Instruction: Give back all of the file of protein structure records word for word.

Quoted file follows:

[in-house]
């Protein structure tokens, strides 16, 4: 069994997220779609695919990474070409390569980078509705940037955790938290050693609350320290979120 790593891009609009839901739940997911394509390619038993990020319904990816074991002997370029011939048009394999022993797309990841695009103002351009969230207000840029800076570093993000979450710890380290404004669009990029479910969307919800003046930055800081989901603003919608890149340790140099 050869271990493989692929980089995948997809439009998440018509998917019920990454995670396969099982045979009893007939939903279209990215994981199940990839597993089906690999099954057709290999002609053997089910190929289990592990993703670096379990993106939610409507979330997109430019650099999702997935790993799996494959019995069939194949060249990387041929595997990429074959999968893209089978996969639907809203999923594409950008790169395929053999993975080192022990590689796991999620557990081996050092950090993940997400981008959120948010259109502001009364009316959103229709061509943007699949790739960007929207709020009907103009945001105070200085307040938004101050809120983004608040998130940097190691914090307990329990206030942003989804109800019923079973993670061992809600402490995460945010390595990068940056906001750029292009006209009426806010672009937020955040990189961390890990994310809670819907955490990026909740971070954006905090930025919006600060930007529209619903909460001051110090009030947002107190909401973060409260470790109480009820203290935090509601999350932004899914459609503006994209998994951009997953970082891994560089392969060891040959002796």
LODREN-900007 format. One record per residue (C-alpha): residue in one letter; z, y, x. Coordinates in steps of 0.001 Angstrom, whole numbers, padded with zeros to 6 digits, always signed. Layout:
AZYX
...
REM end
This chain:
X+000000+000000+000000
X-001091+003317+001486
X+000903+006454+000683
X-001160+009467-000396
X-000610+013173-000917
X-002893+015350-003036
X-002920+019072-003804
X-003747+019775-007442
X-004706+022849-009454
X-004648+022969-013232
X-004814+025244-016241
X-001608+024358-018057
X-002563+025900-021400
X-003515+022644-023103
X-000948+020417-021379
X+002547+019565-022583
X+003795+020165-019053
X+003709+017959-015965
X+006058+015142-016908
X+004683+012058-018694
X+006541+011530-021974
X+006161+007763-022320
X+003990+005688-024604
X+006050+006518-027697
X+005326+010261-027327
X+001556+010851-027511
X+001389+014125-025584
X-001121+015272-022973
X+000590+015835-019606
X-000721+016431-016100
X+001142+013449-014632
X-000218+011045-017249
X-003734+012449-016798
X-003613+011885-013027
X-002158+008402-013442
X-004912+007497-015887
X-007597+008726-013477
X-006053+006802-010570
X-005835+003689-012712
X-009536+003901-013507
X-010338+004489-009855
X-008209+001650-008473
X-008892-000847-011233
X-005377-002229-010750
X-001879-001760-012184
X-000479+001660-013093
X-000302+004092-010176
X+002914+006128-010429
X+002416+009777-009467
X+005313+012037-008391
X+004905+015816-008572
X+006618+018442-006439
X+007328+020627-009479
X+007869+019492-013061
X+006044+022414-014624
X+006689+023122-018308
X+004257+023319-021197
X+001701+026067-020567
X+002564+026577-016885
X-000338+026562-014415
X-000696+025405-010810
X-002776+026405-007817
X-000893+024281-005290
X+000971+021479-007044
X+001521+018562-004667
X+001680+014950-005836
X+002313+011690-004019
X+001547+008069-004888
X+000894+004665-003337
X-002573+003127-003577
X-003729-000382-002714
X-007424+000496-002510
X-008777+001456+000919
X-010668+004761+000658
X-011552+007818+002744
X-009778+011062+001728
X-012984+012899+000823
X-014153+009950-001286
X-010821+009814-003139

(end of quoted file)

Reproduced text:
[in-house]
């Protein structure tokens, strides 16, 4: 069994997220779609695919990474070409390569980078509705940037955790938290050693609350320290979120 790593891009609009839901739940997911394509390619038993990020319904990816074991002997370029011939048009394999022993797309990841695009103002351009969230207000840029800076570093993000979450710890380290404004669009990029479910969307919800003046930055800081989901603003919608890149340790140099 050869271990493989692929980089995948997809439009998440018509998917019920990454995670396969099982045979009893007939939903279209990215994981199940990839597993089906690999099954057709290999002609053997089910190929289990592990993703670096379990993106939610409507979330997109430019650099999702997935790993799996494959019995069939194949060249990387041929595997990429074959999968893209089978996969639907809203999923594409950008790169395929053999993975080192022990590689796991999620557990081996050092950090993940997400981008959120948010259109502001009364009316959103229709061509943007699949790739960007929207709020009907103009945001105070200085307040938004101050809120983004608040998130940097190691914090307990329990206030942003989804109800019923079973993670061992809600402490995460945010390595990068940056906001750029292009006209009426806010672009937020955040990189961390890990994310809670819907955490990026909740971070954006905090930025919006600060930007529209619903909460001051110090009030947002107190909401973060409260470790109480009820203290935090509601999350932004899914459609503006994209998994951009997953970082891994560089392969060891040959002796």
LODREN-900007 format. One record per residue (C-alpha): residue in one letter; z, y, x. Coordinates in steps of 0.001 Angstrom, whole numbers, padded with zeros to 6 digits, always signed. Layout:
AZYX
...
REM end
This chain:
X+000000+000000+000000
X-001091+003317+001486
X+000903+006454+000683
X-001160+009467-000396
X-000610+013173-000917
X-002893+015350-003036
X-002920+019072-003804
X-003747+019775-007442
X-004706+022849-009454
X-004648+022969-013232
X-004814+025244-016241
X-001608+024358-018057
X-002563+025900-021400
X-003515+022644-023103
X-000948+020417-021379
X+002547+019565-022583
X+003795+020165-019053
X+003709+017959-015965
X+006058+015142-016908
X+004683+012058-018694
X+006541+011530-021974
X+006161+007763-022320
X+003990+005688-024604
X+006050+006518-027697
X+005326+010261-027327
X+001556+010851-027511
X+001389+014125-025584
X-001121+015272-022973
X+000590+015835-019606
X-000721+016431-016100
X+001142+013449-014632
X-000218+011045-017249
X-003734+012449-016798
X-003613+011885-013027
X-002158+008402-013442
X-004912+007497-015887
X-007597+008726-013477
X-006053+006802-010570
X-005835+003689-012712
X-009536+003901-013507
X-010338+004489-009855
X-008209+001650-008473
X-008892-000847-011233
X-005377-002229-010750
X-001879-001760-012184
X-000479+001660-013093
X-000302+004092-010176
X+002914+006128-010429
X+002416+009777-009467
X+005313+012037-008391
X+004905+015816-008572
X+006618+018442-006439
X+007328+020627-009479
X+007869+019492-013061
X+006044+022414-014624
X+006689+023122-018308
X+004257+023319-021197
X+001701+026067-020567
X+002564+026577-016885
X-000338+026562-014415
X-000696+025405-010810
X-002776+026405-007817
X-000893+024281-005290
X+000971+021479-007044
X+001521+018562-004667
X+001680+014950-005836
X+002313+011690-004019
X+001547+008069-004888
X+000894+004665-003337
X-002573+003127-003577
X-003729-000382-002714
X-007424+000496-002510
X-008777+001456+000919
X-010668+004761+000658
X-011552+007818+002744
X-009778+011062+001728
X-012984+012899+000823
X-014153+009950-001286
X-010821+009814-003139